I’ll throw another vote at American Gods. I was just talking to one of my students the other day about Gaiman (she was reading a Sandman collection and I had read some of his other comics work and I was saying that I wanted to read one of his novels.
OH wait. I will fifth that nomination for The Lovely Bones. I don’t know what I was thinking. I just read it 2 weeks ago and have been unable to get it out of my head. It is one of the most haunting and most memorable books I’ve ever had the pleasure of reading.
Just join the discussion when it starts.
If I go AWOL, someone else can open the discussion around Feb 3rd.
Nice suggestions, everyone. Lots of stuff I want to read. If I get a chance I’ll bring over the suggestions from the other thread.
From the previous thread:
Reservation Blues by Sherman Alexis, Nominated by Eonwe
Botany of Desire: A Plant’s Eye View of the World by Michael Pollen, Nominated by twickster47
King Leopold’s Ghost by Adam Hochschild, Nominated by Kyla
The Overcoat, And Other Short Stories by Gogol, Nominated by The Gaspode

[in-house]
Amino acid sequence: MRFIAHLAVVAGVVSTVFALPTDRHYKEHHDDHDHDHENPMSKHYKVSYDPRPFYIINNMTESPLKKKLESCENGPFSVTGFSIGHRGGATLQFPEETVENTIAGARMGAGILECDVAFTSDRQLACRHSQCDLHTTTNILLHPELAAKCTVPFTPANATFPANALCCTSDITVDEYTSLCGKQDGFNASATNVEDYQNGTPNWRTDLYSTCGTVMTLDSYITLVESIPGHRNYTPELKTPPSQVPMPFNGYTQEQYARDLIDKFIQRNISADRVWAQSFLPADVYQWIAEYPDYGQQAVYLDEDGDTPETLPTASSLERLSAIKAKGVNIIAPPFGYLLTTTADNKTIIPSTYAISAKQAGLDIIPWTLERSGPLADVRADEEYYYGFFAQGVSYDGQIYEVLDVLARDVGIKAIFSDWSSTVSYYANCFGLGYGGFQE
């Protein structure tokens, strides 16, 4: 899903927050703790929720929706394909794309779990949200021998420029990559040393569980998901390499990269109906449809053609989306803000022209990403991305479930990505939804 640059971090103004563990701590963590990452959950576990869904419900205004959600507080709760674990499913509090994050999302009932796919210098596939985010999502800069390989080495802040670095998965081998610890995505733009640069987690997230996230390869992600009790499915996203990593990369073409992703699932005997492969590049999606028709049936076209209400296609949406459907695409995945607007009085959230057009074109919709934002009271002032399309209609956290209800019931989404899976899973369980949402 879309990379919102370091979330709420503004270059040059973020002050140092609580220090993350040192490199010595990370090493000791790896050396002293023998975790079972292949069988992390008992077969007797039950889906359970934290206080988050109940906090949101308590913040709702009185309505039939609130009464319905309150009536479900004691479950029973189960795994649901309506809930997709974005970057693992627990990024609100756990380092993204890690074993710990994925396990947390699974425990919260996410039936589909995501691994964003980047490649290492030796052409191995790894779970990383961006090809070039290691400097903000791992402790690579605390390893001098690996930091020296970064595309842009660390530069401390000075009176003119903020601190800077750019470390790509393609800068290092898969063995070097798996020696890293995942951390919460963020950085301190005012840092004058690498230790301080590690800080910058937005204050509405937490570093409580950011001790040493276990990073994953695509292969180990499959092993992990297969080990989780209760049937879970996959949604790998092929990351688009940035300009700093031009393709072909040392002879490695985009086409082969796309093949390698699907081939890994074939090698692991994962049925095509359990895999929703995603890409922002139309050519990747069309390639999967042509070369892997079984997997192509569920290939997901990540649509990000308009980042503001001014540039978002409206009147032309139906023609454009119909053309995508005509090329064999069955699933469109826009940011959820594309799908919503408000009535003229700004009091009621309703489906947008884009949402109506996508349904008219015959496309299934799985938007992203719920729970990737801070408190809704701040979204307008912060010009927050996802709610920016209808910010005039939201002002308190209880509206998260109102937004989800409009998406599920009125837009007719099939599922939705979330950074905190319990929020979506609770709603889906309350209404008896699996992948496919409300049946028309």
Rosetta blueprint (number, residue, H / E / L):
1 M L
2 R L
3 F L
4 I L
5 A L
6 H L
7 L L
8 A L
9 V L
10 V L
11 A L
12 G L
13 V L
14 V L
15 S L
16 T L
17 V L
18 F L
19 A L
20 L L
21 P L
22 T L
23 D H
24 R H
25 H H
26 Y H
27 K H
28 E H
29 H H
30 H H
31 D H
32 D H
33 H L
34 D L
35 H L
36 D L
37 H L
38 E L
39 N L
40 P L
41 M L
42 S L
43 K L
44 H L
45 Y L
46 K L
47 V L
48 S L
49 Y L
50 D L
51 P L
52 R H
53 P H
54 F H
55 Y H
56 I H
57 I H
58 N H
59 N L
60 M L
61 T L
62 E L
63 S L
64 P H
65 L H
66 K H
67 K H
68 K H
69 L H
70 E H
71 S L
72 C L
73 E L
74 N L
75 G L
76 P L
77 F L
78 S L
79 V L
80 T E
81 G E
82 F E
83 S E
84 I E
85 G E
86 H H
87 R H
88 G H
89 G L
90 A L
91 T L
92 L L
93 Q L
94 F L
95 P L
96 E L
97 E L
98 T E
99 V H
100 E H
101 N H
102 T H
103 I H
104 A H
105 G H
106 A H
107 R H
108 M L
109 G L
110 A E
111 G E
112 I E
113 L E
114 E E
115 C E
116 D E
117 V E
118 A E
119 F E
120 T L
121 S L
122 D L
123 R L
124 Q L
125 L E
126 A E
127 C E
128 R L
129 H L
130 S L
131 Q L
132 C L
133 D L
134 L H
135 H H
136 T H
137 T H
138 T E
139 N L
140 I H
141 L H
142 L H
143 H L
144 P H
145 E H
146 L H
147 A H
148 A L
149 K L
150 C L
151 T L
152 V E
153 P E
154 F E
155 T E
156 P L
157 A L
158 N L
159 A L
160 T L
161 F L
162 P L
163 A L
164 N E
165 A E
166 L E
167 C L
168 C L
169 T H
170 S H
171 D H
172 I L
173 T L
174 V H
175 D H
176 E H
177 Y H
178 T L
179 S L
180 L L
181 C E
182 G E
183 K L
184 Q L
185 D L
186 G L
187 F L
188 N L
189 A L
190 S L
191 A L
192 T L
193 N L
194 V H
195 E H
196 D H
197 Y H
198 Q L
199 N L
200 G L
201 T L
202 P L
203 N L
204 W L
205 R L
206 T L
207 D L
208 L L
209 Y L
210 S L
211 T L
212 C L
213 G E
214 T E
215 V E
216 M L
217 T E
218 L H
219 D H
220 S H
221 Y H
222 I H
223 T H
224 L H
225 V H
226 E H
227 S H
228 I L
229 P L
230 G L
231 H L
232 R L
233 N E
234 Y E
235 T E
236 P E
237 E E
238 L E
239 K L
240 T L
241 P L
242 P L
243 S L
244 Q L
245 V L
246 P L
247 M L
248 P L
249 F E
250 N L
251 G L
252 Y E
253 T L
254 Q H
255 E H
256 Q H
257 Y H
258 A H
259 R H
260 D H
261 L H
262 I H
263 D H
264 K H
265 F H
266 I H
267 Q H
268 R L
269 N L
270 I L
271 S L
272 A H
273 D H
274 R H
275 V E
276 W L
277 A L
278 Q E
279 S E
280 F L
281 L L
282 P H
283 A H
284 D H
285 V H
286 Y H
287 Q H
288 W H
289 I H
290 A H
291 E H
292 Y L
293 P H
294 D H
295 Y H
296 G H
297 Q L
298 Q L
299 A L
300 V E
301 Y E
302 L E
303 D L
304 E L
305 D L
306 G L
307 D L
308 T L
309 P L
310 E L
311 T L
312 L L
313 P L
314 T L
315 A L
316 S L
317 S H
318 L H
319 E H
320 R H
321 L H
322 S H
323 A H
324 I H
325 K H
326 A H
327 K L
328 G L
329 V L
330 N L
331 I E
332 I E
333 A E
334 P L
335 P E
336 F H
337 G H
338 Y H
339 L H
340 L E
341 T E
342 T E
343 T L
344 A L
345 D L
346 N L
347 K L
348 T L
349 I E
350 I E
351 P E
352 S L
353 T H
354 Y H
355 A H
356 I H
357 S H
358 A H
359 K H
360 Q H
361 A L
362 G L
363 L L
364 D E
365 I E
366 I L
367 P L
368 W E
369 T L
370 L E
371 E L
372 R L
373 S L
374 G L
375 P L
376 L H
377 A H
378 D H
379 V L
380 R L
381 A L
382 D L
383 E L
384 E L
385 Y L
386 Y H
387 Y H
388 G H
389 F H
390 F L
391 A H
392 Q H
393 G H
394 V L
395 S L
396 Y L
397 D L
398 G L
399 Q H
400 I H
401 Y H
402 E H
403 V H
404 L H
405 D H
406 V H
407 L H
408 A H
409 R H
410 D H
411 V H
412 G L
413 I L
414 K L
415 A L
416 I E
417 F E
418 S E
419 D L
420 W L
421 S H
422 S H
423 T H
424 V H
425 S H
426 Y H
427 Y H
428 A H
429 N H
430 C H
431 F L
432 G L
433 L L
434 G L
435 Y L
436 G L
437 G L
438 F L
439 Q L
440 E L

Ball Four By Jim Bouton, Nominated by Wordman
Also nominated, but ineligible because it was brought up by me (unless someone wants to renominated it, but I won’t pick it this time) And They Fought Like Demons: Women Soldiers in the American Civil War by Blanton and Cook.
What’s American Gods about? I’ve heard of or read most of the others, but don’t know this one.
I’ll fourth American Gods - summary at linked page. I wouldn’t call it light reading, but I quite enjoyed it.
I also support Carter Beats the Devil or A Heartbreaking Work of Staggering Genius (which was already linked, so I won’t bother).
All of these are at my small-to-medium-sized Midwest city-town library, so they shouldn’t be too hard to find.
I’ll second Reservation Blues. I liked it much better then American Gods. I’ll nominate Do Androids Dream of Electric Sheep?, by Philip K. Dick. I haven’t read it yet, and I’ve heard good things.
I Am Legend, by Richard Mattheson, is also incredible. See a great novel by the guy who wrote lots of great Twilight Zone eps… this is my fave vampire novel.
I received Handmaid’s Tale for Christmas, so it’s the perfect first book for the club.